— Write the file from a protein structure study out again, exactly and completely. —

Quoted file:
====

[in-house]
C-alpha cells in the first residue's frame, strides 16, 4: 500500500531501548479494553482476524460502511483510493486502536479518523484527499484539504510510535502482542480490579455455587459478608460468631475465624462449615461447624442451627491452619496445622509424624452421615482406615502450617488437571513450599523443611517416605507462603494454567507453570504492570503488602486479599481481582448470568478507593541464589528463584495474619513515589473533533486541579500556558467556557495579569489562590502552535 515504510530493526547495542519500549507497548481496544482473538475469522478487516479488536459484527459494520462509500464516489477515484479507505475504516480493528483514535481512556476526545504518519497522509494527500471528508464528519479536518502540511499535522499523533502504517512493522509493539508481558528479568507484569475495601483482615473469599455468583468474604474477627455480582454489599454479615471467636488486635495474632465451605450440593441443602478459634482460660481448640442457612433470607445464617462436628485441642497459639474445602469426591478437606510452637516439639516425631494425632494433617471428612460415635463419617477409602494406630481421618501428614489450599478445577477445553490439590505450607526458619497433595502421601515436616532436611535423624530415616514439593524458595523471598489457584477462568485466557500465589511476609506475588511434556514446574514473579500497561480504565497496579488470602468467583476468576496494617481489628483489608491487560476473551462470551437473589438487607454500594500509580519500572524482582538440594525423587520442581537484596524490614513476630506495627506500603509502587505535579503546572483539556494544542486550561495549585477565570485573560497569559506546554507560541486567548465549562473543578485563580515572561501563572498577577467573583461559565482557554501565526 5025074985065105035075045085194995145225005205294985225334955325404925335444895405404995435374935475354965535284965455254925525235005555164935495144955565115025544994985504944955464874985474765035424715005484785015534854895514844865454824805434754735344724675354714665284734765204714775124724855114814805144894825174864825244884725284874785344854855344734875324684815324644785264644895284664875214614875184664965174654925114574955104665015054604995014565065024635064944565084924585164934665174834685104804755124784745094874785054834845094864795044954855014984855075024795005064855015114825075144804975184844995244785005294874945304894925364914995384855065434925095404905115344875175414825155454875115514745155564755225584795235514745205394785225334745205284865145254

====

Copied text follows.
[in-house]
C-alpha cells in the first residue's frame, strides 16, 4: 500500500531501548479494553482476524460502511483510493486502536479518523484527499484539504510510535502482542480490579455455587459478608460468631475465624462449615461447624442451627491452619496445622509424624452421615482406615502450617488437571513450599523443611517416605507462603494454567507453570504492570503488602486479599481481582448470568478507593541464589528463584495474619513515589473533533486541579500556558467556557495579569489562590502552535 515504510530493526547495542519500549507497548481496544482473538475469522478487516479488536459484527459494520462509500464516489477515484479507505475504516480493528483514535481512556476526545504518519497522509494527500471528508464528519479536518502540511499535522499523533502504517512493522509493539508481558528479568507484569475495601483482615473469599455468583468474604474477627455480582454489599454479615471467636488486635495474632465451605450440593441443602478459634482460660481448640442457612433470607445464617462436628485441642497459639474445602469426591478437606510452637516439639516425631494425632494433617471428612460415635463419617477409602494406630481421618501428614489450599478445577477445553490439590505450607526458619497433595502421601515436616532436611535423624530415616514439593524458595523471598489457584477462568485466557500465589511476609506475588511434556514446574514473579500497561480504565497496579488470602468467583476468576496494617481489628483489608491487560476473551462470551437473589438487607454500594500509580519500572524482582538440594525423587520442581537484596524490614513476630506495627506500603509502587505535579503546572483539556494544542486550561495549585477565570485573560497569559506546554507560541486567548465549562473543578485563580515572561501563572498577577467573583461559565482557554501565526 5025074985065105035075045085194995145225005205294985225334955325404925335444895405404995435374935475354965535284965455254925525235005555164935495144955565115025544994985504944955464874985474765035424715005484785015534854895514844865454824805434754735344724675354714665284734765204714775124724855114814805144894825174864825244884725284874785344854855344734875324684815324644785264644895284664875214614875184664965174654925114574955104665015054604995014565065024635064944565084924585164934665174834685104804755124784745094874785054834845094864795044954855014984855075024795005064855015114825075144804975184844995244785005294874945304894925364914995384855065434925095404905115344875175414825155454875115514745155564755225584795235514745205394785225334745205284865145254